# Exercise on arbitrage-free process

Consider the following problem, from Bjork's Arbitrage Theory in Continuous Time:

Consider the standard Black-Scholes model. Derive the arbitrage free price process for the $$T$$-claim $$\mathcal{X}$$ where $$\mathcal{X}$$ is given by $$\mathcal{X}=\{S(T)\}^\beta$$. Here $$\beta$$ is a known constant.

My approach.

Let $$F(t,s)$$ be the price of the claim $$\mathcal{X}$$ at time $$t$$, when the underlying spot price is $$s$$.

The Black-Scholes equation for $$F$$ is: \begin{align} F_t + rsF_s + \frac12 \sigma^2s^2 F_{ss} - rF &= 0 \\ F(T, S(T)) &= S(T)^\beta. \end{align}

It is convenient to make a change of variables of the form $$\tilde{F}(t,s) = e^{-rt}F(t,s)$$, so that the associated stochastic process is: \begin{align} dX &= rX dt + \sigma X dW \\ X(t) &= s. \end{align}

After changing variable to $$Y = \log X$$ and integrating, I find $$X(T) = s \exp\left((r-\frac12 \sigma^2)(T-t) + \sigma(W(T) - W(t))\right).$$ So by the Feynman-Kac formula I have: \begin{align} F(t,s) &= e^{-r(T-t)}\mathbb{E}\left[X(T)^\beta\right] \\ &= e^{-r(T-t)}\int_{-\infty}^{\infty}s^\beta e^{\beta z} \exp\left(-\frac12 \frac{(z - (r-\frac12\sigma^2)(T-t))^2}{\sigma^2(T-t)}\right) dz, \end{align} which after some computation gives, if I did not make any mistake: $$F(t,s)=e^{-r(T-t)}s^\beta \exp\left(\frac12\sigma^2\beta^2(T-t) + (r-\frac12\sigma^2)\beta(T-t)\right).$$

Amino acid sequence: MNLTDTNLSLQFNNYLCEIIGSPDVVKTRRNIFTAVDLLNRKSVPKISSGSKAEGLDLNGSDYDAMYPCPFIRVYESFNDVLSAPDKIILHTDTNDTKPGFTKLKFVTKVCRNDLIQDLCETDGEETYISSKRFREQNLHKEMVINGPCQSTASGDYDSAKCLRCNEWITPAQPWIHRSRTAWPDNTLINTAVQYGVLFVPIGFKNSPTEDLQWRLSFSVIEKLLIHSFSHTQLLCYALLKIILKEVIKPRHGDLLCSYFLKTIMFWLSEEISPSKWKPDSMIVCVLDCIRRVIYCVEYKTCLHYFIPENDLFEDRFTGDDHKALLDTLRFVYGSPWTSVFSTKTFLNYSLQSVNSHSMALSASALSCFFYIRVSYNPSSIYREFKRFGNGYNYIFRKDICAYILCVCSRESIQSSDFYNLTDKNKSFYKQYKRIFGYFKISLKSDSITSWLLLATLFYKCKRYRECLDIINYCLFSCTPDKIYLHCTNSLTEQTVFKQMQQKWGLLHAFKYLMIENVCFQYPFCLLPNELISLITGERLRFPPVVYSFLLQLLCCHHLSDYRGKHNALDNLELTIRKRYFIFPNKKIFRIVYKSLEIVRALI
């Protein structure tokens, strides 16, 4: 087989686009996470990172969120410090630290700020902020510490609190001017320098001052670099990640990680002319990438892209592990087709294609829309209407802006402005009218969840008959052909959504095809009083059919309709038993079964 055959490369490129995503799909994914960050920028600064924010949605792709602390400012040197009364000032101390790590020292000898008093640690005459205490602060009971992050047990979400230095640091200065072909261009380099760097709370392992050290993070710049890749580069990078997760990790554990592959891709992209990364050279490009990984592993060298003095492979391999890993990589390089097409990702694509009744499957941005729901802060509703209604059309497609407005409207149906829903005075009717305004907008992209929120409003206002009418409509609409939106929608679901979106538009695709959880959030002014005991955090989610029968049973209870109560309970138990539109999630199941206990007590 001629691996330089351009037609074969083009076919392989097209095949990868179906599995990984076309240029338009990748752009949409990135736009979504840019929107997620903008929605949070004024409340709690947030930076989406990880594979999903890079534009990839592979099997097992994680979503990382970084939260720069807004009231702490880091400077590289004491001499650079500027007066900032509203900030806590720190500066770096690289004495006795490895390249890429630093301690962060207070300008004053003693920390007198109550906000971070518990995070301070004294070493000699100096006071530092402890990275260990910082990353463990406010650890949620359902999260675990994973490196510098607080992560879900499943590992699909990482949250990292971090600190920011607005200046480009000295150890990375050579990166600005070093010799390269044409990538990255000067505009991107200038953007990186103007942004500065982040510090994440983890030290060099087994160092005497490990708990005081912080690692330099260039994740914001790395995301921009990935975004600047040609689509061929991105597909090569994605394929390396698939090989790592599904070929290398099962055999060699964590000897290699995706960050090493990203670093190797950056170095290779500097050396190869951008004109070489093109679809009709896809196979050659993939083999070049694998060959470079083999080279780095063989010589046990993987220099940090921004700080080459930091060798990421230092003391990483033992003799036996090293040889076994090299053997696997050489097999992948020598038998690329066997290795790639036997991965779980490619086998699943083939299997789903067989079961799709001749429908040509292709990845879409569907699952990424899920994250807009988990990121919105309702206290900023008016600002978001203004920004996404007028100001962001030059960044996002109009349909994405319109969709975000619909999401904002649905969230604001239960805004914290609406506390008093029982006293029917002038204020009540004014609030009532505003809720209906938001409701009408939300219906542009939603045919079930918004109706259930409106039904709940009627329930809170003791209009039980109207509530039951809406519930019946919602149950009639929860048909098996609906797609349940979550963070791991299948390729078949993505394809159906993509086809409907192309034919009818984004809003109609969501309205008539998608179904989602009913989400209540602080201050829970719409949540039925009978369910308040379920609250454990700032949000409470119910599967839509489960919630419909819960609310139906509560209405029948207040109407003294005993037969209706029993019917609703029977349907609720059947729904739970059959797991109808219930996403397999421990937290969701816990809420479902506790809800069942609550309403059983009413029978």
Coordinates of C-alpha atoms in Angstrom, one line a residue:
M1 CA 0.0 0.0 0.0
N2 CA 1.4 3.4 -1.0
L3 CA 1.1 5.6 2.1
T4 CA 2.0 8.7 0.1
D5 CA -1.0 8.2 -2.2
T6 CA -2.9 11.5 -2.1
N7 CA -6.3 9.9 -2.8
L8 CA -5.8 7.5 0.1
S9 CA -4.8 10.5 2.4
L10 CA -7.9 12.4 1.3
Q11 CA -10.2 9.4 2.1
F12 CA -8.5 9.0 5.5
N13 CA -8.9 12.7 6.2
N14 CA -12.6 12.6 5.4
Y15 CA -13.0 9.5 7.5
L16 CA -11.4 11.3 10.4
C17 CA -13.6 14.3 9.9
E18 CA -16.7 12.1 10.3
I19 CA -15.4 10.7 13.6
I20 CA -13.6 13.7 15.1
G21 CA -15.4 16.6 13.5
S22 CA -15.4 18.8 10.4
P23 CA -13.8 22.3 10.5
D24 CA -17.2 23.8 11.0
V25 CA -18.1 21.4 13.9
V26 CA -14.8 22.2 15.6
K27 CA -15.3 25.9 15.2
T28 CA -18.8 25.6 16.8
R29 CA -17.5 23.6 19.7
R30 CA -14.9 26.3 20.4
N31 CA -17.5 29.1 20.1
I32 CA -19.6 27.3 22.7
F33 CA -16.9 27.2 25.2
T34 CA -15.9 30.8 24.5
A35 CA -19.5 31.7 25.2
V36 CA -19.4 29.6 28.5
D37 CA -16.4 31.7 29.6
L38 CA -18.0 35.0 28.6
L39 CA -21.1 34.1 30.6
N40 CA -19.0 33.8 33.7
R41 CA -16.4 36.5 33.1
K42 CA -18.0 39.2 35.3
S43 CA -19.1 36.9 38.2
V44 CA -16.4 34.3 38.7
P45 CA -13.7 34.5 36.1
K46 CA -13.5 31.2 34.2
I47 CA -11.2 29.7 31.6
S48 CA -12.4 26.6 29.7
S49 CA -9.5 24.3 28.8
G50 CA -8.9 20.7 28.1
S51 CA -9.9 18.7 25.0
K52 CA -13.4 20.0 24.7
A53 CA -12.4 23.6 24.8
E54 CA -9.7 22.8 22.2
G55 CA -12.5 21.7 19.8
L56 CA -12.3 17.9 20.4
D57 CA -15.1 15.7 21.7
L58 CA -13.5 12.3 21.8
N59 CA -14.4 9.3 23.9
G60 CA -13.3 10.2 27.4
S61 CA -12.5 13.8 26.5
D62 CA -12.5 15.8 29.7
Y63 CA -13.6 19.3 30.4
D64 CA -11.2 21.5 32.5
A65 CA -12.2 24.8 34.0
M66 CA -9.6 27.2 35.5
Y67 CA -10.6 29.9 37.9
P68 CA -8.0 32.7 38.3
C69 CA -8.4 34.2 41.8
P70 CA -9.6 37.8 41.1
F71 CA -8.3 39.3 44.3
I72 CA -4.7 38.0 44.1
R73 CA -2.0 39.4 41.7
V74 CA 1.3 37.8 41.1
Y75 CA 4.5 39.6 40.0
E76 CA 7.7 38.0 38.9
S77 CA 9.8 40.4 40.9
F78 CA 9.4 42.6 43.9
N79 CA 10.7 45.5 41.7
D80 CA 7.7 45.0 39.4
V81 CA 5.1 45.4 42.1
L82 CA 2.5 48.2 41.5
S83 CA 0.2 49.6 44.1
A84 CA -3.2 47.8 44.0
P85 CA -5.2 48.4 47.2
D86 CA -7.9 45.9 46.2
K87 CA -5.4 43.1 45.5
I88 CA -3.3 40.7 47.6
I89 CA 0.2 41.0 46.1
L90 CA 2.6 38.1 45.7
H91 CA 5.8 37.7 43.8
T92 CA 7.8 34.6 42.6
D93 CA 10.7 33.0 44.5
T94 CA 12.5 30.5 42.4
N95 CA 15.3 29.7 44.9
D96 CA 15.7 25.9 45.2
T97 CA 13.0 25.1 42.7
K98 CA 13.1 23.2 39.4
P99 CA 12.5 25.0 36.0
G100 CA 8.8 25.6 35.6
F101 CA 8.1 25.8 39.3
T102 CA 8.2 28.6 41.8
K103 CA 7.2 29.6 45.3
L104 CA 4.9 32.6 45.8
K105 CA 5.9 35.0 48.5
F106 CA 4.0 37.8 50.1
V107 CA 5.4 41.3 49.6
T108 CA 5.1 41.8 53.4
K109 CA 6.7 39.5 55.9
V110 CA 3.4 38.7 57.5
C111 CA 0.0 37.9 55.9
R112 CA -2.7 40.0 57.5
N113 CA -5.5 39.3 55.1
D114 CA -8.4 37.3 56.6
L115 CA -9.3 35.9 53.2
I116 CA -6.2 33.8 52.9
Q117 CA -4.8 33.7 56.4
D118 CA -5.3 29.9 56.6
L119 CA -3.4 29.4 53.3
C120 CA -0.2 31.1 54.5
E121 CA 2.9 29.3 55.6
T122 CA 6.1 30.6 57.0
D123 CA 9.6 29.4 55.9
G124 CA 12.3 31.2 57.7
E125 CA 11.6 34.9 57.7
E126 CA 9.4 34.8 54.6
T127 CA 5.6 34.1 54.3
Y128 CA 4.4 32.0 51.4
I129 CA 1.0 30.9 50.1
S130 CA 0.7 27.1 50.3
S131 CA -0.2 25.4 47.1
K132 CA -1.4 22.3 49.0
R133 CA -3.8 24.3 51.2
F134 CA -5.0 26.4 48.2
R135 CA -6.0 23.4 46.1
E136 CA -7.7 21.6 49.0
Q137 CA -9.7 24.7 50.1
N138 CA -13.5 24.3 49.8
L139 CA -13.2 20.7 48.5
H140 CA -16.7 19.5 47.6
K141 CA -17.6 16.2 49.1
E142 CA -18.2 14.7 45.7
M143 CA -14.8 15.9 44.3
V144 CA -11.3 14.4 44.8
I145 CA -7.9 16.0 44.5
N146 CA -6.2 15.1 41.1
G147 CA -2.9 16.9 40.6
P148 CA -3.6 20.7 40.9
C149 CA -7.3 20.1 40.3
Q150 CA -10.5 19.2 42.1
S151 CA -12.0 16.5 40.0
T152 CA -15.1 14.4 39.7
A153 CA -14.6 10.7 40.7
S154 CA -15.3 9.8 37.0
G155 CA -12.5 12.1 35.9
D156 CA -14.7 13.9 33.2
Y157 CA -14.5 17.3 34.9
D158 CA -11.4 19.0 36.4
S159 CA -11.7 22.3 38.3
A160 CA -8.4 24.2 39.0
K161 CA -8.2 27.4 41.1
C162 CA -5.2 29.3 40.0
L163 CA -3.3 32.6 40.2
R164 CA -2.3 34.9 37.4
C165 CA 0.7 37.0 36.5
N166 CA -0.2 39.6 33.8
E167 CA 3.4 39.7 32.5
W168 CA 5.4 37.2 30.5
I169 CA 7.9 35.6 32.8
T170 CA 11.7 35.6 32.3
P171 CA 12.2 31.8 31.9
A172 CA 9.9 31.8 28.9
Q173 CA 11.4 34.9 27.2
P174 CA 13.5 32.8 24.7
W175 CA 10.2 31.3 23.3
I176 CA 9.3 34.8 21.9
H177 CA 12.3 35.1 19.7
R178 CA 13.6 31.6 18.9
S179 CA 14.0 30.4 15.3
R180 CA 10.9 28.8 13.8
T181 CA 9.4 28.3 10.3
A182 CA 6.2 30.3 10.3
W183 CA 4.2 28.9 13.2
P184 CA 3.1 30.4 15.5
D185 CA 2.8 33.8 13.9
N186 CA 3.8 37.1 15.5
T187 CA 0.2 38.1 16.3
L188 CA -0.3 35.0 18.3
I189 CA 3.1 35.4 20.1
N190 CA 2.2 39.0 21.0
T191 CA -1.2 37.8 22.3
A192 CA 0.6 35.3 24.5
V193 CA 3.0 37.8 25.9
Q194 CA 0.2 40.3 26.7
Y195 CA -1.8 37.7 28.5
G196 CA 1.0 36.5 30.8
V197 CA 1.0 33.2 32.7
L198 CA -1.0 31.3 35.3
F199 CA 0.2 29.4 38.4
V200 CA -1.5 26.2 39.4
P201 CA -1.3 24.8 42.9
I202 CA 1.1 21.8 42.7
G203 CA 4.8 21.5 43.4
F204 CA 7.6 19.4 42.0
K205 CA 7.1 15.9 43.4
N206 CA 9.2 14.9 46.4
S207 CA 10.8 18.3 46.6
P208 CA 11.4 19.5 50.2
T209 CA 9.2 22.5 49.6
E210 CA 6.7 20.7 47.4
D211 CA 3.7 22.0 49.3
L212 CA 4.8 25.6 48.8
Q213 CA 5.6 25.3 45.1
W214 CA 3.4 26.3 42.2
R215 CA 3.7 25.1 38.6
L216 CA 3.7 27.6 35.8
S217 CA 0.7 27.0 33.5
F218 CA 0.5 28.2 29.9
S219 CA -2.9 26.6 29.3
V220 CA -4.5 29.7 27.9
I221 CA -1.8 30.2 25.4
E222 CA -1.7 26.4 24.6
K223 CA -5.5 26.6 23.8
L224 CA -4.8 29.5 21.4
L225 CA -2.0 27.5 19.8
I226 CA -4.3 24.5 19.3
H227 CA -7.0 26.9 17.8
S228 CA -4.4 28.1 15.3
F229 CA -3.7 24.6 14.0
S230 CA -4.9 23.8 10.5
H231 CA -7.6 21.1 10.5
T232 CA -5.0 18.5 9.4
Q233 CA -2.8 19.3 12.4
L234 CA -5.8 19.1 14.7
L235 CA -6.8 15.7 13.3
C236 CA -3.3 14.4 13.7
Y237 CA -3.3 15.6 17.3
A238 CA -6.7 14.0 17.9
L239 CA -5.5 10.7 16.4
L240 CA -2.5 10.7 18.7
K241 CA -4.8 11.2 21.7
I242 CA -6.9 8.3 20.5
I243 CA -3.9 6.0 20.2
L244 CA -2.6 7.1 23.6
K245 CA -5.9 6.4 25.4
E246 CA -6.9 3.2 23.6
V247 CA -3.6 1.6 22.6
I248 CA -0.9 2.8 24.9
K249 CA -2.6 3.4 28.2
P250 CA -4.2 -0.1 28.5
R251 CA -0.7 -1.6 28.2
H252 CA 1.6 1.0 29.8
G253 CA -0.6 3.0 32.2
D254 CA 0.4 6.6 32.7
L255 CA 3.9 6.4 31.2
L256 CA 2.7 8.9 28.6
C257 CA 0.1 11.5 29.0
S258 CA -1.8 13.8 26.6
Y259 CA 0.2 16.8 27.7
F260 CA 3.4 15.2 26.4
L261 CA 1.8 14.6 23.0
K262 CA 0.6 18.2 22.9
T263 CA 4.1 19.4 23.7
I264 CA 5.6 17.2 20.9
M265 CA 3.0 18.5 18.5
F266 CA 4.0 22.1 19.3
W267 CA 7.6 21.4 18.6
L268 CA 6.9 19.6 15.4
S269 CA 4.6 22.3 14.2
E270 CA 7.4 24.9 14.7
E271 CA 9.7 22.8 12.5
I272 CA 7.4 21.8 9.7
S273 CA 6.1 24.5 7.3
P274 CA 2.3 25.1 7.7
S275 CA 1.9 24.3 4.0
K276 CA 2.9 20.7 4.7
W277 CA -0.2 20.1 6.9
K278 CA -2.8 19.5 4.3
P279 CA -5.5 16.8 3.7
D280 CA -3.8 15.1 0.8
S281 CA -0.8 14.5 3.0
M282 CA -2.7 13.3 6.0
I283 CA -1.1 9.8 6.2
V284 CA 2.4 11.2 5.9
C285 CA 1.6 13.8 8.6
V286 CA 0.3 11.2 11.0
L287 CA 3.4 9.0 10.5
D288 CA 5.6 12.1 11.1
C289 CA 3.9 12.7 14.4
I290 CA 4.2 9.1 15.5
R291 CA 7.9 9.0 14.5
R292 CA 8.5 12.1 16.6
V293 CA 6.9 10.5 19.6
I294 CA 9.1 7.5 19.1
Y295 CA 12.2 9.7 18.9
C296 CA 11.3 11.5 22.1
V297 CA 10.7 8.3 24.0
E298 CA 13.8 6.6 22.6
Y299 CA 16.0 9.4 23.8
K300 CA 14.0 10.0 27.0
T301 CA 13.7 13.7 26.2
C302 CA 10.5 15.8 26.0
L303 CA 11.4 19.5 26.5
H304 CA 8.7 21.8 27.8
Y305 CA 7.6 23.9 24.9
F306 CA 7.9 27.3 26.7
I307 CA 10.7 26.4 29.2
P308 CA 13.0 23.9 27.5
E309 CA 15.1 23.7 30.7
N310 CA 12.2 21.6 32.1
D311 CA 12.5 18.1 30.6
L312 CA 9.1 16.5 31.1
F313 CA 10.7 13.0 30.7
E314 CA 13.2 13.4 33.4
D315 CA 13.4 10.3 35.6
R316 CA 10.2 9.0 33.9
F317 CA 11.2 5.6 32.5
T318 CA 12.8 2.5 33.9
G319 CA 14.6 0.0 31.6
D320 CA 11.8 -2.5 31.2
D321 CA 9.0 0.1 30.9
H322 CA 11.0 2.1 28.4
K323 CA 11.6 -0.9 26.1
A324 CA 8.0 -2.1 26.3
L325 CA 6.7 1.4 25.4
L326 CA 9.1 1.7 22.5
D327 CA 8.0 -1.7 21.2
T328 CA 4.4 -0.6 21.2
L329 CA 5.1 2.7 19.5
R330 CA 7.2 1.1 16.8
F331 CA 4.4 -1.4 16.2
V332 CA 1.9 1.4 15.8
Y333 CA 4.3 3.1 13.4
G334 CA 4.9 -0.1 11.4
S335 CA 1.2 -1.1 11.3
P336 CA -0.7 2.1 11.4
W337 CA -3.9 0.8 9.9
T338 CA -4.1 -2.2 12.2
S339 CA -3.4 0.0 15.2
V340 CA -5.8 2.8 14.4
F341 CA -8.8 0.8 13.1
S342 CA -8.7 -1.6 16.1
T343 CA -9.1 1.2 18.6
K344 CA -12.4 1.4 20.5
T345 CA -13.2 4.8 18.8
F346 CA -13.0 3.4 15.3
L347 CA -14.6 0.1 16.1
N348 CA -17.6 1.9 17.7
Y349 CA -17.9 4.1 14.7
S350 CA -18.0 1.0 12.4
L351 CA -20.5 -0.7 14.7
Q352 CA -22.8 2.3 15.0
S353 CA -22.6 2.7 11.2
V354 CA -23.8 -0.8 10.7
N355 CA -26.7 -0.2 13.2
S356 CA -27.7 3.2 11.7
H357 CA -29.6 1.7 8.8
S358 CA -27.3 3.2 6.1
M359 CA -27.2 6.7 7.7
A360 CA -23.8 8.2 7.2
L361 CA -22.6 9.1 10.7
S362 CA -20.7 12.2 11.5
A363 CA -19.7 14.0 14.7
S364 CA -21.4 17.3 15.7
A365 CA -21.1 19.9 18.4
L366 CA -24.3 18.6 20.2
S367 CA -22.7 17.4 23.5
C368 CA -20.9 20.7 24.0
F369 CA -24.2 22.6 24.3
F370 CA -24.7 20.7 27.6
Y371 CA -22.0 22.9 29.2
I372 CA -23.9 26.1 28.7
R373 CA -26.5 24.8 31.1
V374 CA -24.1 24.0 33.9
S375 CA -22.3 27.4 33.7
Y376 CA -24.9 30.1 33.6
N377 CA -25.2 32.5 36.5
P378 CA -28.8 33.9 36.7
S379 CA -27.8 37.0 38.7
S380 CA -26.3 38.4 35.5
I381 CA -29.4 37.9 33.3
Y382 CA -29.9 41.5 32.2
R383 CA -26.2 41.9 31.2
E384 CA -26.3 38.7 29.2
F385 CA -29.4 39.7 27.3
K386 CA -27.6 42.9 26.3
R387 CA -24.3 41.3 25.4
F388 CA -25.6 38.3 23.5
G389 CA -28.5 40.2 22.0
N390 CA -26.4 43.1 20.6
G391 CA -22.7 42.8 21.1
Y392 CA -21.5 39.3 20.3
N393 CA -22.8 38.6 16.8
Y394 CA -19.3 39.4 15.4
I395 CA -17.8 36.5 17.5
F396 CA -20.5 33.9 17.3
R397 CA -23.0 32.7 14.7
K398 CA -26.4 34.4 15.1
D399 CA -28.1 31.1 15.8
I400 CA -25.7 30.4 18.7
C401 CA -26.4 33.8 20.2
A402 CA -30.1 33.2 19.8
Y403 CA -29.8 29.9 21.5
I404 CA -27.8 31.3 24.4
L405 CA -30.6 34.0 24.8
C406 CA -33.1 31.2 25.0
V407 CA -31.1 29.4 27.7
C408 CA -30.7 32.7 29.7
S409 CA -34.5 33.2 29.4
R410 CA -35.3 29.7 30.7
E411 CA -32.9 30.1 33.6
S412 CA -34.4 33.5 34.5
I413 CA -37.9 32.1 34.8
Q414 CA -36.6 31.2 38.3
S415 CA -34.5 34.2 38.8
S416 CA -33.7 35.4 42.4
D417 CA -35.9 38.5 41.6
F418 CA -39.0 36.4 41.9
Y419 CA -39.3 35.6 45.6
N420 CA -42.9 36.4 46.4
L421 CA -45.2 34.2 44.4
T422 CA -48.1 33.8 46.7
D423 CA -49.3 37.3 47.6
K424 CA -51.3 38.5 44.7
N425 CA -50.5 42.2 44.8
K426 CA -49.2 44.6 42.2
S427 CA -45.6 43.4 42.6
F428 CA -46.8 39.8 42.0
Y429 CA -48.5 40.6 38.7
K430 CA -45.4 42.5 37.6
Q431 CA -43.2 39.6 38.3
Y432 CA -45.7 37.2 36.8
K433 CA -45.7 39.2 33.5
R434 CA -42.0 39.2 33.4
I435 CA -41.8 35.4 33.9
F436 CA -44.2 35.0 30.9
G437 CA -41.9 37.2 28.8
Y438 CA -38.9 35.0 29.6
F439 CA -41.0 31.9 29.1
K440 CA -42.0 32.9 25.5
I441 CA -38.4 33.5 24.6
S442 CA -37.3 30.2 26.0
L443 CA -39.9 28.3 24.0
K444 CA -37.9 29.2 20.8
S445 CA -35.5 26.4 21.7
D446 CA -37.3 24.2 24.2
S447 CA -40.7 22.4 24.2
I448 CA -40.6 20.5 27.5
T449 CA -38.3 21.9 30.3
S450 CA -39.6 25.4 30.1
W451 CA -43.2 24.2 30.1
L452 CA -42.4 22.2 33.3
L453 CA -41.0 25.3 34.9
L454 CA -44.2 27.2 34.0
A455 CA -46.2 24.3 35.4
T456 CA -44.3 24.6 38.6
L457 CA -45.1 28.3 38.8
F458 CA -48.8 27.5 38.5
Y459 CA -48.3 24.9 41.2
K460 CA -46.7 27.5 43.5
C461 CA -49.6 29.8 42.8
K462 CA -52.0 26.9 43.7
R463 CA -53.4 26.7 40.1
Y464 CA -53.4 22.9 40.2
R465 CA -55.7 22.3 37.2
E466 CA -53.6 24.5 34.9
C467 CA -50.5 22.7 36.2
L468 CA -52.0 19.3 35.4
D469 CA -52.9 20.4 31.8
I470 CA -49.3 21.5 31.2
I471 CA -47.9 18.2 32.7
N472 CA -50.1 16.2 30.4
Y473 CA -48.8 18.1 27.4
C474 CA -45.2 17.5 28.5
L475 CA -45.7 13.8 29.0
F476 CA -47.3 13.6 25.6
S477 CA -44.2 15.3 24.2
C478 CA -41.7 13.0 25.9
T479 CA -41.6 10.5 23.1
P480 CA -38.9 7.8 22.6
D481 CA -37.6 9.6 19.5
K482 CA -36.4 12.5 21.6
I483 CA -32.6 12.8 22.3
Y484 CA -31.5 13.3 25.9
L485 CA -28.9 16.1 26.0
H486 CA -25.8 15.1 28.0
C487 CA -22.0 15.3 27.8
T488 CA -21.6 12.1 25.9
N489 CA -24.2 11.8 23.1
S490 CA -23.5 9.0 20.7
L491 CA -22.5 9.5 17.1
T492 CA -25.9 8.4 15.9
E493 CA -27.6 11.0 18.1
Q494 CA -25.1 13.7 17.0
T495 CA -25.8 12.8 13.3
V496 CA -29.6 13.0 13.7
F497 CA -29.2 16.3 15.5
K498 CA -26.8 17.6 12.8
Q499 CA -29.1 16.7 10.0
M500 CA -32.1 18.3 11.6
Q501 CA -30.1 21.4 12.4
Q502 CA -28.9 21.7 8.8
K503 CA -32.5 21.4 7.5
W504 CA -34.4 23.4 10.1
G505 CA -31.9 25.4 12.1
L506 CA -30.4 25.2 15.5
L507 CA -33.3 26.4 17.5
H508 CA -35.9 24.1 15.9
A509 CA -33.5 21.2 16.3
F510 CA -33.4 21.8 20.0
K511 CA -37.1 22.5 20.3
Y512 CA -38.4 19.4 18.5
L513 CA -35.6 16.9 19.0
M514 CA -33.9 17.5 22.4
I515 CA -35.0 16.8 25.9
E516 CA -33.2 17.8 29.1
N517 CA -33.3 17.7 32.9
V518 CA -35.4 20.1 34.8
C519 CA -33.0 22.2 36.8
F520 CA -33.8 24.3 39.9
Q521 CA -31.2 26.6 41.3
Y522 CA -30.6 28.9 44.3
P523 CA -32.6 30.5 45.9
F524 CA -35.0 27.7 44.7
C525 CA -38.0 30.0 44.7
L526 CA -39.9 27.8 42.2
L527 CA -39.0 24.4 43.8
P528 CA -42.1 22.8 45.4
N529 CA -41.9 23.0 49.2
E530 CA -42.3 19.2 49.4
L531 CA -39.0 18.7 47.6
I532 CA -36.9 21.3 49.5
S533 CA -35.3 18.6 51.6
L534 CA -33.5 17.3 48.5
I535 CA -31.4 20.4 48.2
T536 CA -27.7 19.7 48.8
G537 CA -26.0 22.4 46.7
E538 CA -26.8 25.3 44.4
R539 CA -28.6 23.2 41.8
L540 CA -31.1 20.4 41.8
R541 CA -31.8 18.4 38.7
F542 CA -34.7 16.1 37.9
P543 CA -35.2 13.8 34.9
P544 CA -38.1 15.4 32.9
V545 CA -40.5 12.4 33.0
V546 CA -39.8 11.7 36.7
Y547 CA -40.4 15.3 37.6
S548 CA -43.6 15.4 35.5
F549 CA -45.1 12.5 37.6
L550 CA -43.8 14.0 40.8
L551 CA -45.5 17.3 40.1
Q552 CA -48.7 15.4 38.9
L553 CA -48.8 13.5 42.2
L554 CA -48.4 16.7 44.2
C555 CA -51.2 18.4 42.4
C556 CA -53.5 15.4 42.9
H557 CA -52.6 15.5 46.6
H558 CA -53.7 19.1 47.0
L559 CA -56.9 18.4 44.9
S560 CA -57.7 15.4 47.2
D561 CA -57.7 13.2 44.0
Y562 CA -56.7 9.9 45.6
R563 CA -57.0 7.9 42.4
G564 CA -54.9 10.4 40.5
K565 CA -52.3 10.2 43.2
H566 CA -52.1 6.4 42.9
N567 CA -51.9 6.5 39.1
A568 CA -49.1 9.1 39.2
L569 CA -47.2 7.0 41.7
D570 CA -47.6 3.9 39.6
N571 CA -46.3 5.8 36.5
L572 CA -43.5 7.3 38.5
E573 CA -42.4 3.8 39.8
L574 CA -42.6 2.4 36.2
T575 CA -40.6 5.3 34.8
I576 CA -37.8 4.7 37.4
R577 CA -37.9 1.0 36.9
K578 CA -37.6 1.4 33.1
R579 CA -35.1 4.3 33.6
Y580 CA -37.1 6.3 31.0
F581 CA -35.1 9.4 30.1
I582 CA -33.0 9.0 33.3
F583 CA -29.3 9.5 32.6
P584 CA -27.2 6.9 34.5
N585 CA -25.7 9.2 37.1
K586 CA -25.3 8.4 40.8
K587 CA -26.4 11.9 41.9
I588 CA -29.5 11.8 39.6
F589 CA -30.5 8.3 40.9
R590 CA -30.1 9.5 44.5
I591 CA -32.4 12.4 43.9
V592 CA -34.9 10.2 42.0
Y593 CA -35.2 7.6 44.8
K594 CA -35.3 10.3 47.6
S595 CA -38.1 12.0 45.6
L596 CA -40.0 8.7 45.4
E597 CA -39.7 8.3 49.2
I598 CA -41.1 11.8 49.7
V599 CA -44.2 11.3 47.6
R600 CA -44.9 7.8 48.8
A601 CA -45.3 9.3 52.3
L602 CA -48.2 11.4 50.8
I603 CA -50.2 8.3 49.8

Does it sound right?

Also, regardless of whether the pricing formula is correct, I am not sure if what I found is really the arbitrage free stochastic process for $$\mathcal{X}$$.

If $$X$$ is a lognormally distributed variable, $$X = e^{\mu + \nu Z}$$, so $$\ln X$$ has mean $$\mu$$ and variance $$\nu^2$$, and $$Z$$ is normally distributed, then $$E\left[ X^n \right] = e^{n\mu + \frac{1}{2} n^2\nu^2}$$ This solves your question with $$X = S_T/S_t$$, $$n = \beta$$, $$\mu = (r -\frac{1}{2} \sigma^2) (T-t)$$ and $$\nu = \sigma \sqrt{T-t}$$ in the Black Scholes world.
• Ok, so using the expression for $E[X^n]$ as you suggest, and plugging in $X=S_T/s$, given that $s$ is deterministic I would have: $$F(t,s) = e^{-r(T-t)} s^\beta E[X^\beta],$$ which gives precisely the formula I found (I consider the discounted value at time $t$ of the risk-neutral expectation). Sep 11 '19 at 10:09